AA President Edmund King has given his backing to the iPayRoadTax.com initiative, applauding the website as a great example of online campaigning and calling its jerseys “ironic, iconic, iconoclastic” – and the keen cyclist has even been out on his bike sporting one.
While you’d expect the head of a motoring organisation with around 15 million members to have a better grasp than most of the intricacies of vehicle taxation, King’s public support of the website, which seeks to dispel myths about ‘road tax,’ is testimony to the campaign’s success.
King was speaking at a seminar at Newcastle University, during his inaugural lecture as Visiting Professor working with the Transport Operations Research Group, according to cycle trade website BikeBiz, whose executive editor, Carlton Reid, came up with the idea for iPayRoadTax.com last November.
Reid was at yesterday’s lecture, where King told him that the jersey was “great quality - I love the little zipped pocket at the back,” adding, “my kids loved it, too."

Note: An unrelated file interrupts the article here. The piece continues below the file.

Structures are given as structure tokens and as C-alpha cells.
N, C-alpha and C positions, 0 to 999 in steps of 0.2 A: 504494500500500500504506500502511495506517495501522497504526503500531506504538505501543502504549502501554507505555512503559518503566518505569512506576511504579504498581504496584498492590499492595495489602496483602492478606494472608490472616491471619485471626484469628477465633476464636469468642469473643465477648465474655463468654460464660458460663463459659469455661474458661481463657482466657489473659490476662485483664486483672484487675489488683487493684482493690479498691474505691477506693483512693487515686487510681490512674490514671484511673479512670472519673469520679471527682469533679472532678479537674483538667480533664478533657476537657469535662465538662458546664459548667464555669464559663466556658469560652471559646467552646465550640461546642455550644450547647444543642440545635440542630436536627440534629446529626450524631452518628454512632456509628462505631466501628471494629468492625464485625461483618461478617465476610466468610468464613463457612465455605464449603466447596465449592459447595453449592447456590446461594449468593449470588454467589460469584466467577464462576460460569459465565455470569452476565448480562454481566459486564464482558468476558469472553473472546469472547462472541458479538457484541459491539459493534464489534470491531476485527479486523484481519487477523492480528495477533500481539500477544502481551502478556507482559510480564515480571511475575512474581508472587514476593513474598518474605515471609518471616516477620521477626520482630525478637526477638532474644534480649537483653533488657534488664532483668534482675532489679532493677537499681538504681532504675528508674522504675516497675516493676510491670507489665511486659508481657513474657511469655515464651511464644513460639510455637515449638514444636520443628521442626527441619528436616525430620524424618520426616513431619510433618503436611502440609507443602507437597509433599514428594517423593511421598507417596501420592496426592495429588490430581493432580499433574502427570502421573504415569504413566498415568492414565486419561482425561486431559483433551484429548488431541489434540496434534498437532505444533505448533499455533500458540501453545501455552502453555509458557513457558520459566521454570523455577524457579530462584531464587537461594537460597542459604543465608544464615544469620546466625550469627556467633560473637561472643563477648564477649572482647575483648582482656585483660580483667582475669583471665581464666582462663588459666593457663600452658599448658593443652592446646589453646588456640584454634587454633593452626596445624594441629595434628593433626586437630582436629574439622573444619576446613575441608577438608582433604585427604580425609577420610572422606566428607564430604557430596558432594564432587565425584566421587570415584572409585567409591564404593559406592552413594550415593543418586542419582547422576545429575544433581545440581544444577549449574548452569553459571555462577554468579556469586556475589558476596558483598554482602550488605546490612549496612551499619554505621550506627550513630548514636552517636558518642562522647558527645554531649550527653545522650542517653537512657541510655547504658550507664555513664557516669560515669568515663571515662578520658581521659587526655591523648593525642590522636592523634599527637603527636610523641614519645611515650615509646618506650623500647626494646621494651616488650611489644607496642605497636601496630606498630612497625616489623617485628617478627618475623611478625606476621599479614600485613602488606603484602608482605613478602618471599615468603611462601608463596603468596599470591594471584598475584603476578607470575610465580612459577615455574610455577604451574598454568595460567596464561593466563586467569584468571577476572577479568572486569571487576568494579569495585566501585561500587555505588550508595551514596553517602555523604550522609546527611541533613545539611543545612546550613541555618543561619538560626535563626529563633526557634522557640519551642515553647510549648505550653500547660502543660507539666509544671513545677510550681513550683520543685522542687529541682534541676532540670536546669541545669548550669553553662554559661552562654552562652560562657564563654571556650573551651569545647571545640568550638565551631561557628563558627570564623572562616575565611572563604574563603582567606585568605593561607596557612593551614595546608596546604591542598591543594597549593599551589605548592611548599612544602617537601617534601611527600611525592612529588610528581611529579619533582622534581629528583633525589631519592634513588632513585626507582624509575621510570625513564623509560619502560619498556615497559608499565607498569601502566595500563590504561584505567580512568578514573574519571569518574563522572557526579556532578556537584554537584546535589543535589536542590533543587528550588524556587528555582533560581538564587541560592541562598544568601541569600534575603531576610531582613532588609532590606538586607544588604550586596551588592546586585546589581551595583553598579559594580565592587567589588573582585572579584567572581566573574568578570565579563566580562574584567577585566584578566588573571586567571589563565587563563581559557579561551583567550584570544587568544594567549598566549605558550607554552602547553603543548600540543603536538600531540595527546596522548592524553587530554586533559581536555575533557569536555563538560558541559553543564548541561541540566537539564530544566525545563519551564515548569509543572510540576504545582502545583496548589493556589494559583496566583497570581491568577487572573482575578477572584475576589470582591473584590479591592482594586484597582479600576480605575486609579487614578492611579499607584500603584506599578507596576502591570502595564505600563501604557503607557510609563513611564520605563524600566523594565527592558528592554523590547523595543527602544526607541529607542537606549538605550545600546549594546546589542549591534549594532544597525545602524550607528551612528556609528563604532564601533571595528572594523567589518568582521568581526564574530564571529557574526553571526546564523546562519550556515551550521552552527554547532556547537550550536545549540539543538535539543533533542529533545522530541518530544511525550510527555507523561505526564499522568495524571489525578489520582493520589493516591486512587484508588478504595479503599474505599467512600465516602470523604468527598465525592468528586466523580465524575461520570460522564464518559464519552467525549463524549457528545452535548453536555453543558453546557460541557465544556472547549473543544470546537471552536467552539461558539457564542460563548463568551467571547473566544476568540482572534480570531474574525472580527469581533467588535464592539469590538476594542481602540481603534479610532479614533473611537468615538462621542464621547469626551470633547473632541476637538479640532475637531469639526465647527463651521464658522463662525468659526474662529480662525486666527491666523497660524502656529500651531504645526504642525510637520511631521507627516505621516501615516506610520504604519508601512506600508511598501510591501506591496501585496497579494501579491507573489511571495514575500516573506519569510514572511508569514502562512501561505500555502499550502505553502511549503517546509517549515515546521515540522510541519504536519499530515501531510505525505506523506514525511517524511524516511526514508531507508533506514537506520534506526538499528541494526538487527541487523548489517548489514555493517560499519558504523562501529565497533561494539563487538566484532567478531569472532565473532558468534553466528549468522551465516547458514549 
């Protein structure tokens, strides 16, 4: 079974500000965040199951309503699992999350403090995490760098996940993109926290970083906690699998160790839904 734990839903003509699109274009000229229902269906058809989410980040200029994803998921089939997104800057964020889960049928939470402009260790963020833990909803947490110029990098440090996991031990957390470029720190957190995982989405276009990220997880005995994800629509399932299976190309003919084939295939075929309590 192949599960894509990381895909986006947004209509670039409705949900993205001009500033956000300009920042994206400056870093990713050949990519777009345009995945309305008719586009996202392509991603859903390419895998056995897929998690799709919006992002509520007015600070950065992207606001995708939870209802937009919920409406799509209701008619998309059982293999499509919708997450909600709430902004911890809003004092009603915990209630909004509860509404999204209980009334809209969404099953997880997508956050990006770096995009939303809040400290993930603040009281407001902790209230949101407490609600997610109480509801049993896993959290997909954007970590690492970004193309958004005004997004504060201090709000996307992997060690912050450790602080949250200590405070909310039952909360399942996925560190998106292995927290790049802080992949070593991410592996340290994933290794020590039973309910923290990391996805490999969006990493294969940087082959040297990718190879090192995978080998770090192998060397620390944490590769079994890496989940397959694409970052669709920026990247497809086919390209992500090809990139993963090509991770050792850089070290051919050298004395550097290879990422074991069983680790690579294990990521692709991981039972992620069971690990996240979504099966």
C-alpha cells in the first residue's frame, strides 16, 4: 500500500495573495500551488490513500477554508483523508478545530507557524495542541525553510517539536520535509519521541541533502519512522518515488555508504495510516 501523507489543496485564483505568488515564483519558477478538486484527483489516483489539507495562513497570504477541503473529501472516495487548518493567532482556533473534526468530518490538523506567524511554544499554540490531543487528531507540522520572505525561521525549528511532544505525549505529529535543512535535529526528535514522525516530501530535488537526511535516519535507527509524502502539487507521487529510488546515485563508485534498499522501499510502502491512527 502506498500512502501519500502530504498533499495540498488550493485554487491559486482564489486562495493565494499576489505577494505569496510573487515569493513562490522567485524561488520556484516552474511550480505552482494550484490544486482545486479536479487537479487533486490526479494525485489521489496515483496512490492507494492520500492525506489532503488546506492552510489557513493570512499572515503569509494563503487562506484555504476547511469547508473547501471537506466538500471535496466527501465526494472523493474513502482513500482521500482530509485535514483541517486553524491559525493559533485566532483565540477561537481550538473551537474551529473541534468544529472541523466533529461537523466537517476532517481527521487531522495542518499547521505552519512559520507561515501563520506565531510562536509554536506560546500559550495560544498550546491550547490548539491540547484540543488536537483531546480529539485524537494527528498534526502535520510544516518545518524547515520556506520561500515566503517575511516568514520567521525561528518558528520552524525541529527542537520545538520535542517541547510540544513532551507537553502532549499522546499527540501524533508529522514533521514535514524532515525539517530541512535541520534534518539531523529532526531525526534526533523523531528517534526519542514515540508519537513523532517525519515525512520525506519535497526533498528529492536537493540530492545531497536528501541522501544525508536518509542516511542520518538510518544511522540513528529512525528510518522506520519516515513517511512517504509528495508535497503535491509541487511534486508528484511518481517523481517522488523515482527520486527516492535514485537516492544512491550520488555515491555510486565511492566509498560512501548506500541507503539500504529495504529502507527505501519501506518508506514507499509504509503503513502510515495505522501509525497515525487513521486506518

His inspiration for the side came from a post on the social networking site Twitter, in which a user wondered whether he should wear a cycling jersey emblazoned with a tax disc due to the oft-repeated – and inaccurate – mantra from some drivers that cyclists shouldn’t be on the road since they don’t pay ‘road tax.’
As iPayRoadTax.com makes clear, road tax itself was actually abolished in 1937, completing a process initiated by Winston Churchill in 1926. And while most motorists do pay Vehicle Excise Duty, funds raised through it do not go towards highway construction and maintenance, which are instead paid for out of general taxation.
Simon joined road.cc as news editor in 2009 and is now the site’s community editor, acting as a link between the team producing the content and our readers. A law and languages graduate, published translator and former retail analyst, he has reported on issues as diverse as cycling-related court cases, anti-doping investigations, the latest developments in the bike industry and the sport’s biggest races. Now back in London full-time after 15 years living in Oxford and Cambridge, he loves cycling along the Thames but misses having his former riding buddy, Elodie the miniature schnauzer, in the basket in front of him.